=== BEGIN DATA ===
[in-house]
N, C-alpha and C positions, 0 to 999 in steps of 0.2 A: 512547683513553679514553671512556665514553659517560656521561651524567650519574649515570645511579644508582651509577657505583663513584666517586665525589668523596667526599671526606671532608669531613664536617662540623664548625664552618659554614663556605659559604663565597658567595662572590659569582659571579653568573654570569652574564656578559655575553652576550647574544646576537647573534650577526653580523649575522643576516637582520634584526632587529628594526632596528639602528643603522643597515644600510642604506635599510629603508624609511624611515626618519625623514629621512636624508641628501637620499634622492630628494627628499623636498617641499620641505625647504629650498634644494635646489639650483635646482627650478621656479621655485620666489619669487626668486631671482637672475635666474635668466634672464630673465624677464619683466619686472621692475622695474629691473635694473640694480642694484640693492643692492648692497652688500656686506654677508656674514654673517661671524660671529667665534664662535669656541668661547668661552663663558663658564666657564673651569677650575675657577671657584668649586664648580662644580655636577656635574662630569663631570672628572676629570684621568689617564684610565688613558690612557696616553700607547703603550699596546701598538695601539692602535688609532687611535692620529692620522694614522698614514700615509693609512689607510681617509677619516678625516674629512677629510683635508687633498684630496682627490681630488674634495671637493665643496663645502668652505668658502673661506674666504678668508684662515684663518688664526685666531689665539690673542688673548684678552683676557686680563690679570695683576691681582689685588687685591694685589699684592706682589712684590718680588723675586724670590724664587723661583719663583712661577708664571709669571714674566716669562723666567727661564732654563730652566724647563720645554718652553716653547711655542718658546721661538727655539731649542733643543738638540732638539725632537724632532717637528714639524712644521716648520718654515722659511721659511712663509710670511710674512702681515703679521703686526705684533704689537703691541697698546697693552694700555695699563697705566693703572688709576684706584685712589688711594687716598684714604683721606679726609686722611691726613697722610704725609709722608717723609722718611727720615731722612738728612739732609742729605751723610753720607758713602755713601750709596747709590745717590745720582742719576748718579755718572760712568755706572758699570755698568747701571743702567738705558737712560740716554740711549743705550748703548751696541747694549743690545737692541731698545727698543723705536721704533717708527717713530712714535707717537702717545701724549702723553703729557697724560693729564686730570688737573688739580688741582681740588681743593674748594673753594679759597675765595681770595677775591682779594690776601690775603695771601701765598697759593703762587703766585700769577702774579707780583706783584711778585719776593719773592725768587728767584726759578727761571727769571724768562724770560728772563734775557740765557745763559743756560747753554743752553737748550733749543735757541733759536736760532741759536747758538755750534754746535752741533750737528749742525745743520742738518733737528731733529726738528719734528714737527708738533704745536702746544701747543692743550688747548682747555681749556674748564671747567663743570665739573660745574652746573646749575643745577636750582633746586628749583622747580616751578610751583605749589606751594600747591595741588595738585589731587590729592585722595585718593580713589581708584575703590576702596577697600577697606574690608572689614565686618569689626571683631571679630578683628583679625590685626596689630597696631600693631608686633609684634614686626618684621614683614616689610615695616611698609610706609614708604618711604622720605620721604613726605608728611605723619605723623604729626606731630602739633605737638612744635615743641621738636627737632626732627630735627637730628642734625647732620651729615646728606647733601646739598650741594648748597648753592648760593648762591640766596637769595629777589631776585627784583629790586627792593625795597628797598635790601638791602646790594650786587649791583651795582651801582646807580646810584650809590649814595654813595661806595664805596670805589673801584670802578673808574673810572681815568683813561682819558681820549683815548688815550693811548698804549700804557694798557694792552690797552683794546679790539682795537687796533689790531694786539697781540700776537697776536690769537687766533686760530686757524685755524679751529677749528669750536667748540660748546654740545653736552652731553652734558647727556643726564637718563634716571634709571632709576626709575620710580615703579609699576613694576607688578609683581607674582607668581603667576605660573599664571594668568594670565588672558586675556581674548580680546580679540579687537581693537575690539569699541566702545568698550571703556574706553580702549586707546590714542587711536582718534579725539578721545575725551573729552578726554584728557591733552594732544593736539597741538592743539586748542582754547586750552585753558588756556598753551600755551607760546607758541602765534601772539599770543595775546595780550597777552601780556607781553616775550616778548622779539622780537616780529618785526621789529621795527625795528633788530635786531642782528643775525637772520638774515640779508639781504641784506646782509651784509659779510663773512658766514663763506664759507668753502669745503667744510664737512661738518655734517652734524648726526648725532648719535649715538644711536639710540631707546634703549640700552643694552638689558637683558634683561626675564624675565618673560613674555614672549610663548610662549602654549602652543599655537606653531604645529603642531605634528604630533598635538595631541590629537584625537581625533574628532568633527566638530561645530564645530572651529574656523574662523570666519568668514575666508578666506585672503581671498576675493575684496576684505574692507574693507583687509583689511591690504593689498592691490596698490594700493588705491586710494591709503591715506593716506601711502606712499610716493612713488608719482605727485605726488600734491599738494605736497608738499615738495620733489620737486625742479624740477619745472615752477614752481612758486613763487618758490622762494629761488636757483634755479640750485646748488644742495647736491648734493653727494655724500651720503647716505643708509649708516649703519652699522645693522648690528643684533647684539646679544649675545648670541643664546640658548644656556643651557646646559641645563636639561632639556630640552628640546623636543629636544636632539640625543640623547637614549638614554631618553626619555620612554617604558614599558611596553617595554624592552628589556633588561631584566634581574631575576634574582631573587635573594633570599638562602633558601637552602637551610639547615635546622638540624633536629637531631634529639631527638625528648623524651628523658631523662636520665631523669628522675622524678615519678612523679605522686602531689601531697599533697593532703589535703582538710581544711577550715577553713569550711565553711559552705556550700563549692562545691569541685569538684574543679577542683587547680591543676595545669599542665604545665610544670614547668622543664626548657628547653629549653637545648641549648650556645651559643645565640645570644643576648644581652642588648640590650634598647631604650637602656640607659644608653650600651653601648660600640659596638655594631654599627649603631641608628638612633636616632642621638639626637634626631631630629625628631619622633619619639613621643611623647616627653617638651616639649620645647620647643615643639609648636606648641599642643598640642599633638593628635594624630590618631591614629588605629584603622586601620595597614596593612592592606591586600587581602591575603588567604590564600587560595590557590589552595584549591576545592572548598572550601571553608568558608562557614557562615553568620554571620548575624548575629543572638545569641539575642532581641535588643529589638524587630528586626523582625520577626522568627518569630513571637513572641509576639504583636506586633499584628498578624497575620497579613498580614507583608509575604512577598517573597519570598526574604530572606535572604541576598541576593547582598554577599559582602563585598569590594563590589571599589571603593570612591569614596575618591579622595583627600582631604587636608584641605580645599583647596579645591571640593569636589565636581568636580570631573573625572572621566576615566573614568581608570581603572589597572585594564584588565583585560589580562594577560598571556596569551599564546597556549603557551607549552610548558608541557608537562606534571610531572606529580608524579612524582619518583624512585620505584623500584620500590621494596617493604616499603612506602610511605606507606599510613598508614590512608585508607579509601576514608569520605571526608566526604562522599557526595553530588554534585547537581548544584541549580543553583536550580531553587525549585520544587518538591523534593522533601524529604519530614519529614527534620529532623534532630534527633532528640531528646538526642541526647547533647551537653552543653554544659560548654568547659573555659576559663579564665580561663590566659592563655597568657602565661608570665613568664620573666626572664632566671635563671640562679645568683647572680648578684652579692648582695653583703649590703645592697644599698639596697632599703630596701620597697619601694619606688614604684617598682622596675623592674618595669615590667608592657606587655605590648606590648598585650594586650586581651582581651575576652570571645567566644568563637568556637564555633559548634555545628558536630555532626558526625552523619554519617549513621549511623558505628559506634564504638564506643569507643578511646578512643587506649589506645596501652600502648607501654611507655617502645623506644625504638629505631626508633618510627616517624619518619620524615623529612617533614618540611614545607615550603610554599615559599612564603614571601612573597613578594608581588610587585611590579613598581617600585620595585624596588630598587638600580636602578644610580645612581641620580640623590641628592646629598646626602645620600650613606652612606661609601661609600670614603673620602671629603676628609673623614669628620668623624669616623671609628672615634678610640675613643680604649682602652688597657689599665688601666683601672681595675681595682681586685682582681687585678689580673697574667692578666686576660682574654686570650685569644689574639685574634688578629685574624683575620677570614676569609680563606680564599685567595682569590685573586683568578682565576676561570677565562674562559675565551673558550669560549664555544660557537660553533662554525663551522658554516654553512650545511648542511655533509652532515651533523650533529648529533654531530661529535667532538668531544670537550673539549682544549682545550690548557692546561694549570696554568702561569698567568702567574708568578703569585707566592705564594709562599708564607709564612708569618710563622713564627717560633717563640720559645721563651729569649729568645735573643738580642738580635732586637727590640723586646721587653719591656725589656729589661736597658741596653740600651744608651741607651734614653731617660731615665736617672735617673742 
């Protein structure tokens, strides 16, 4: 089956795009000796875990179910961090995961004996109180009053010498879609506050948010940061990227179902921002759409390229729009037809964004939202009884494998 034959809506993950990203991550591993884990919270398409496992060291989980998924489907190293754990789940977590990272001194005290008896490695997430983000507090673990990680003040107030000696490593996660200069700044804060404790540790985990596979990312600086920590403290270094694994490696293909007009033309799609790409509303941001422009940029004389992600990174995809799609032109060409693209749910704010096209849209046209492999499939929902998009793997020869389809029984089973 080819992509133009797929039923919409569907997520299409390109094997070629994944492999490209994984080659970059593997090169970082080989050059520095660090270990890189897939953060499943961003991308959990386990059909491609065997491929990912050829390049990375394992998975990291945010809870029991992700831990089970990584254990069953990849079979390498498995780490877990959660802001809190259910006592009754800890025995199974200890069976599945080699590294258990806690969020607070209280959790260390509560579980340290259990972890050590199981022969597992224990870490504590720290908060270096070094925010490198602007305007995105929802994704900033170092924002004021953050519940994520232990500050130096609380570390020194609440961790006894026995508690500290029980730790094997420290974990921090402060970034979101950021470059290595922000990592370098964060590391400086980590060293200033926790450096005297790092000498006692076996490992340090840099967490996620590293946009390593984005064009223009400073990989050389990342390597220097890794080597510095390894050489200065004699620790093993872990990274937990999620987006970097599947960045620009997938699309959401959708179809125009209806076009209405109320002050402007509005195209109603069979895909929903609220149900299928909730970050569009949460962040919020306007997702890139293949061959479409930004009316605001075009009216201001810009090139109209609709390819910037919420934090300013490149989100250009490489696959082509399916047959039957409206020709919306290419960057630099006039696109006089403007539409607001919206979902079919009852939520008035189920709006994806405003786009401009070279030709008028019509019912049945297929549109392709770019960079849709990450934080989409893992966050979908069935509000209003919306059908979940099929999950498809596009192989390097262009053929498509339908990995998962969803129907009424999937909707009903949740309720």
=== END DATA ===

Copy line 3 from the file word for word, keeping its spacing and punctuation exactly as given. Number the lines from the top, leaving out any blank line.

């Protein structure tokens, strides 16, 4: 089956795009000796875990179910961090995961004996109180009053010498879609506050948010940061990227179902921002759409390229729009037809964004939202009884494998 034959809506993950990203991550591993884990919270398409496992060291989980998924489907190293754990789940977590990272001194005290008896490695997430983000507090673990990680003040107030000696490593996660200069700044804060404790540790985990596979990312600086920590403290270094694994490696293909007009033309799609790409509303941001422009940029004389992600990174995809799609032109060409693209749910704010096209849209046209492999499939929902998009793997020869389809029984089973 080819992509133009797929039923919409569907997520299409390109094997070629994944492999490209994984080659970059593997090169970082080989050059520095660090270990890189897939953060499943961003991308959990386990059909491609065997491929990912050829390049990375394992998975990291945010809870029991992700831990089970990584254990069953990849079979390498498995780490877990959660802001809190259910006592009754800890025995199974200890069976599945080699590294258990806690969020607070209280959790260390509560579980340290259990972890050590199981022969597992224990870490504590720290908060270096070094925010490198602007305007995105929802994704900033170092924002004021953050519940994520232990500050130096609380570390020194609440961790006894026995508690500290029980730790094997420290974990921090402060970034979101950021470059290595922000990592370098964060590391400086980590060293200033926790450096005297790092000498006692076996490992340090840099967490996620590293946009390593984005064009223009400073990989050389990342390597220097890794080597510095390894050489200065004699620790093993872990990274937990999620987006970097599947960045620009997938699309959401959708179809125009209806076009209405109320002050402007509005195209109603069979895909929903609220149900299928909730970050569009949460962040919020306007997702890139293949061959479409930004009316605001075009009216201001810009090139109209609709390819910037919420934090300013490149989100250009490489696959082509399916047959039957409206020709919306290419960057630099006039696109006089403007539409607001919206979902079919009852939520008035189920709006994806405003786009401009070279030709008028019509019912049945297929549109392709770019960079849709990450934080989409893992966050979908069935509000209003919306059908979940099929999950498809596009192989390097262009053929498509339908990995998962969803129907009424999937909707009903949740309720």